- The head, trunk, and tail of the platypus are broad and flattened
and covered with thick dark brown fur.
- The muzzle is shaped like a duck's bill and is soft and rubbery.
- It contains ridges used for crushing food; the animal has no teeth.
- The eyes are small and there are no external ears.
- The five-toed feet are webbed.
- The adult male platypus is about 2 ft (60 cm) long, including the
5 or 6 in. (13-15 cm) tail; it weighs about 4 lb. The female is slightly
- The platypus is found from tropical swamps at sea level to cold lakes
at altitudes of 6,000 ft (1,830 m). Its diet consists entirely of small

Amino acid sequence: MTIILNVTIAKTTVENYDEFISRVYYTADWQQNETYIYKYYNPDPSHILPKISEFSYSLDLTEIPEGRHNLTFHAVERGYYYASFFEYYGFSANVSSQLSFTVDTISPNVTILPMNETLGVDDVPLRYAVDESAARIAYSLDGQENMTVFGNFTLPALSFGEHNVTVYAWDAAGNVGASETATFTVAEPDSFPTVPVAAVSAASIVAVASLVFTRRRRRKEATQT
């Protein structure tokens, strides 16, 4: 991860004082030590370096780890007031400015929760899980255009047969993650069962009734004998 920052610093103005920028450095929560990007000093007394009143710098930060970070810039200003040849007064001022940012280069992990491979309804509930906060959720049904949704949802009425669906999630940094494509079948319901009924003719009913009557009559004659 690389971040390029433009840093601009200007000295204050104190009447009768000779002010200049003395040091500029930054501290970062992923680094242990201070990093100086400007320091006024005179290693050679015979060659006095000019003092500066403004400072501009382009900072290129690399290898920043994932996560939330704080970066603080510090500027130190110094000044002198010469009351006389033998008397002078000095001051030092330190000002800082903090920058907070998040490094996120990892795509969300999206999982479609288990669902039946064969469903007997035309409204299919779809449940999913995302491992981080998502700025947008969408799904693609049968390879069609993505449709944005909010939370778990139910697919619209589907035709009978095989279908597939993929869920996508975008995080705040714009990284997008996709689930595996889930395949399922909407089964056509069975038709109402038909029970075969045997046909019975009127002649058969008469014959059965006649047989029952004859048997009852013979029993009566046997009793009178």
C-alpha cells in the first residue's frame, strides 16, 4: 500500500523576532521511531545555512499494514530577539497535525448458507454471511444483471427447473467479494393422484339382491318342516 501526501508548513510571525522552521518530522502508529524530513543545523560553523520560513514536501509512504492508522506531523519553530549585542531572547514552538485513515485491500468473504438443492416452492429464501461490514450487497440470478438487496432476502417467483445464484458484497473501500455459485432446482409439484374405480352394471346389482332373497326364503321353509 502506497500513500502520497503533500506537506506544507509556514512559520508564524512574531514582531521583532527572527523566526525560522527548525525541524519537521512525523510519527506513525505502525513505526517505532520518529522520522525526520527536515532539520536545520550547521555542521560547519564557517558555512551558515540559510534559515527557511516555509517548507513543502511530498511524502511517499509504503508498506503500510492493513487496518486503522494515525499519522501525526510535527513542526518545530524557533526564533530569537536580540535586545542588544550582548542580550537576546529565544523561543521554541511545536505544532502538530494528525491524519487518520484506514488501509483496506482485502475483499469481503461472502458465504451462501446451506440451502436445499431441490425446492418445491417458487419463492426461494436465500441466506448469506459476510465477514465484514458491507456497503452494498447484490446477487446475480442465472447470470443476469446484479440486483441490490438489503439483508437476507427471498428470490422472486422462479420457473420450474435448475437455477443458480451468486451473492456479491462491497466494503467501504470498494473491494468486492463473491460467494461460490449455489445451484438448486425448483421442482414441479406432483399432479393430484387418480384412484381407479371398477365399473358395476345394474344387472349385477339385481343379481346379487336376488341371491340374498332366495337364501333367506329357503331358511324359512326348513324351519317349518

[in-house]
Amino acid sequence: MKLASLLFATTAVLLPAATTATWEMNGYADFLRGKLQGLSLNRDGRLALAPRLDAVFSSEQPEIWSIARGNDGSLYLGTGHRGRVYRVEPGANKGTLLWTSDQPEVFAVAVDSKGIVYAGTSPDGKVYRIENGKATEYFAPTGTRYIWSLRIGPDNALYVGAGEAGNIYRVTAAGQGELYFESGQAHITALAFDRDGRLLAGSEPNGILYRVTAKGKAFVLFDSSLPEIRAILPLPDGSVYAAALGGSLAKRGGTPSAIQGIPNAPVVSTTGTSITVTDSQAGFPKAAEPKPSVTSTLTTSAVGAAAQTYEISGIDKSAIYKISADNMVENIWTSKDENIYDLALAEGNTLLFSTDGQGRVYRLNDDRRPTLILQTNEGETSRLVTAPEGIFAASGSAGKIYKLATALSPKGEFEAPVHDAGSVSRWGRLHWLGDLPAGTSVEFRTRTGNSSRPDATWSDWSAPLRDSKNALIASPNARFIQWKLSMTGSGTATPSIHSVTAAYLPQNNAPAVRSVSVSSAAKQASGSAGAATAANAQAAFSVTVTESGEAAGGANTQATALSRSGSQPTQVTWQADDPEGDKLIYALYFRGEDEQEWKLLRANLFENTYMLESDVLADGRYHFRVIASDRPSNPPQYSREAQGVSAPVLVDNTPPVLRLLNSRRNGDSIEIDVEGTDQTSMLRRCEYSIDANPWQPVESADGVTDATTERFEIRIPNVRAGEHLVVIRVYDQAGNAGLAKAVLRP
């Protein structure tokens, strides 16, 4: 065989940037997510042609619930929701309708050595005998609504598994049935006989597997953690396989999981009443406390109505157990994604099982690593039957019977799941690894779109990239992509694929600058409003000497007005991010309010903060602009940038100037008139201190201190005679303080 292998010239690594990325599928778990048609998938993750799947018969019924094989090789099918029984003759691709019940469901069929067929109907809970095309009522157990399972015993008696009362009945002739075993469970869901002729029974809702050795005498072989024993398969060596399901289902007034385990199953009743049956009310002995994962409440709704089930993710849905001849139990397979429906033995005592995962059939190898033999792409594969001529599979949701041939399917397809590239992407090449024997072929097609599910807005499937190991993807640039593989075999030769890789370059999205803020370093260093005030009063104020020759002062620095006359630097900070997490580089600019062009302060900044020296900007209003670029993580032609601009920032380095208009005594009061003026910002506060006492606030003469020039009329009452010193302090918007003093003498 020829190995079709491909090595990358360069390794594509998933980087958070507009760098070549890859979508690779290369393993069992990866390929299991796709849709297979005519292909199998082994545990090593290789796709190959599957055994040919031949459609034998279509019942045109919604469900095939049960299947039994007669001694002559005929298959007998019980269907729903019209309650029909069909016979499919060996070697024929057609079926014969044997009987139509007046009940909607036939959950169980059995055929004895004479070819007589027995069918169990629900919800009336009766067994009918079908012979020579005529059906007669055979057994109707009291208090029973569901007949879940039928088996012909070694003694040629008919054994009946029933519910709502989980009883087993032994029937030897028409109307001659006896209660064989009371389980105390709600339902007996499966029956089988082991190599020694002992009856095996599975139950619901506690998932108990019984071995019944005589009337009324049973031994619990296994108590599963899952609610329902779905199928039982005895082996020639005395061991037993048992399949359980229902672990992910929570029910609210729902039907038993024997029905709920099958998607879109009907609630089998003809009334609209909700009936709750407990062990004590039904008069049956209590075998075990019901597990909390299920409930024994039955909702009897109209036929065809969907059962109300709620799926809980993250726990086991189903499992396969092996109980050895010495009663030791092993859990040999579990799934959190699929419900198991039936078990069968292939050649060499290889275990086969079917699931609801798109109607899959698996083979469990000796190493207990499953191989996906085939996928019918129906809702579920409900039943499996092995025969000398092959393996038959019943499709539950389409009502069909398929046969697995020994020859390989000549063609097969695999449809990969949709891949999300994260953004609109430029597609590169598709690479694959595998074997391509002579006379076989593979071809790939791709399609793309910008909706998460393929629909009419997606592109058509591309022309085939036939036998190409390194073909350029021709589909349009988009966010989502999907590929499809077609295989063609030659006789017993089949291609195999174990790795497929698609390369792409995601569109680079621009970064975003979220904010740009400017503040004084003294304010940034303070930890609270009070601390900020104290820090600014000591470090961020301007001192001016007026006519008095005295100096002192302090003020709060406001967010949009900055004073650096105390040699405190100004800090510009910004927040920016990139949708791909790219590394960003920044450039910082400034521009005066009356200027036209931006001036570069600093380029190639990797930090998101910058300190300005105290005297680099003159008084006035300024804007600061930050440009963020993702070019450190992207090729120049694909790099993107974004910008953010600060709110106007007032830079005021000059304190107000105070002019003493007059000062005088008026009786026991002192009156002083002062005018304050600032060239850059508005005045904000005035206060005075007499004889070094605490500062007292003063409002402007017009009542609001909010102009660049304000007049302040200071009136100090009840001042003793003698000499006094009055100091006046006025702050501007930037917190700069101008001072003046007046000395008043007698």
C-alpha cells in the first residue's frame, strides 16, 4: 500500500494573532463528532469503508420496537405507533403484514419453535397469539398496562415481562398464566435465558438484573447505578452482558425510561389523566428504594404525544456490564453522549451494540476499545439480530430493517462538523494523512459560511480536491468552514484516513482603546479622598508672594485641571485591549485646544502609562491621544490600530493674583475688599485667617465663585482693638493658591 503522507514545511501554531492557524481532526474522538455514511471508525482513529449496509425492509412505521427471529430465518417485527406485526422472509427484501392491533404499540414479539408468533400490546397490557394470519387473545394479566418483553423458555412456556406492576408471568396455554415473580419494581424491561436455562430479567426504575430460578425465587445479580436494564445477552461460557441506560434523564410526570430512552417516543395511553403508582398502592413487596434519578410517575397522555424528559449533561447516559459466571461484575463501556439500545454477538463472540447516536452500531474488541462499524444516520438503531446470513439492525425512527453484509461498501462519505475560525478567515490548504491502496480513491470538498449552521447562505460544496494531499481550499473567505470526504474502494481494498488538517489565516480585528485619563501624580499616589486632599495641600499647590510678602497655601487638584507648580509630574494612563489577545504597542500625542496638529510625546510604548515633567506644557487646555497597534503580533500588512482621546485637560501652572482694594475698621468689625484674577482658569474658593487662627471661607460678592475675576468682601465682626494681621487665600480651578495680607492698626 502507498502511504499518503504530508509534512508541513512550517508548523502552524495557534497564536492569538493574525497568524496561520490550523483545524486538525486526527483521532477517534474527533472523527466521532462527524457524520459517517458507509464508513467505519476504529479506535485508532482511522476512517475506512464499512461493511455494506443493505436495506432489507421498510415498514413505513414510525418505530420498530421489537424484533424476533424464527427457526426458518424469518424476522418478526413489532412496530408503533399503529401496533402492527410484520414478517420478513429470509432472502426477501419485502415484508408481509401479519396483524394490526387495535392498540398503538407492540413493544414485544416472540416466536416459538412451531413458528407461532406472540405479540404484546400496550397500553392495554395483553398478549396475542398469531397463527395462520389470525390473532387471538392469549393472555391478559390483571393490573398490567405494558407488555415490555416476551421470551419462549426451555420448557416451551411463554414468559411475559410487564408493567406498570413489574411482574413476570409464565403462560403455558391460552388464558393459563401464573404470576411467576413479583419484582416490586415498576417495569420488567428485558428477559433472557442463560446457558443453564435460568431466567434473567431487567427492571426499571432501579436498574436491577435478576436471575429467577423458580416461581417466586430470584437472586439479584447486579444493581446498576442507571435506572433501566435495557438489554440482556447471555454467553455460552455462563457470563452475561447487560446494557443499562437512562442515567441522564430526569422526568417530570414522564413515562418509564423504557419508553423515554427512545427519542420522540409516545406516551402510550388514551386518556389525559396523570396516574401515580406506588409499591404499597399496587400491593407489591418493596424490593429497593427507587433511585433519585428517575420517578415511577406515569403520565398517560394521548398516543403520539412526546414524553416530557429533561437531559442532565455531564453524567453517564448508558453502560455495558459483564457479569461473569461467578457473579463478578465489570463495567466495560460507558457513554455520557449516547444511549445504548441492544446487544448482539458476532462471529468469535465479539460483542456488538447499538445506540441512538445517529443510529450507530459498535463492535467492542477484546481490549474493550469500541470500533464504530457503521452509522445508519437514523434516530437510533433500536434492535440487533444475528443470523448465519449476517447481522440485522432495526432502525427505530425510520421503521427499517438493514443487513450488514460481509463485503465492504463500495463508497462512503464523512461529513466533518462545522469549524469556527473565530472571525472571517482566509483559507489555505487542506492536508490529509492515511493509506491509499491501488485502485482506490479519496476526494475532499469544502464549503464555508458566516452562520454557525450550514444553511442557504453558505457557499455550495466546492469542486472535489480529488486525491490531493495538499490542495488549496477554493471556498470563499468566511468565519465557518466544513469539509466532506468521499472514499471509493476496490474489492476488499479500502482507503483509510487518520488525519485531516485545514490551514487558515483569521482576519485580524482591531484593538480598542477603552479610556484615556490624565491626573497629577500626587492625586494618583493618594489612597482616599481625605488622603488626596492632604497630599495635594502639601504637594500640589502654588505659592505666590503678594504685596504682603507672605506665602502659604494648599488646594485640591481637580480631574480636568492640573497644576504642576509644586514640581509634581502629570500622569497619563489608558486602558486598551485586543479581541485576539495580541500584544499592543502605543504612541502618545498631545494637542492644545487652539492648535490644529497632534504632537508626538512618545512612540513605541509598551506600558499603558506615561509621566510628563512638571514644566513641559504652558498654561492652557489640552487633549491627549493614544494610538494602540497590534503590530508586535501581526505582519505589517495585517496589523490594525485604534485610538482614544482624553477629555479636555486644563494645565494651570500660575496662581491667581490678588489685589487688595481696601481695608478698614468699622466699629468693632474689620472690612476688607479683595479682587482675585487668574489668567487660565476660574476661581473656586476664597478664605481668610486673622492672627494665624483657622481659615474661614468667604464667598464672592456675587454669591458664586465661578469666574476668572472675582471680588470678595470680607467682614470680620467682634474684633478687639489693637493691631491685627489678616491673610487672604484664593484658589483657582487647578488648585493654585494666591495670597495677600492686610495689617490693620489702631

freshwater animals dredged from muddy bottoms.
- Prey captured underwater are stored in cheek pouches and eaten at
the surface or on land.
- Platypuses live in pairs in simple burrows in stream banks, except
during the breeding season, when the female makes a separate and more
elaborate burrow containing a nesting chamber approached by a long tunnel.
- One, two, or three eggs are laid at a time and are incubated, in
birdlike fashion, by the female. Geographic Range
- The platypus lives only in the freshwater systems of eastern Australia.
Observations in Queensland, New South Wales, Victoria and Tasmania,
suggest that they are abundant.
- They are found in water with temperatures varying from 25 -29.9 degrees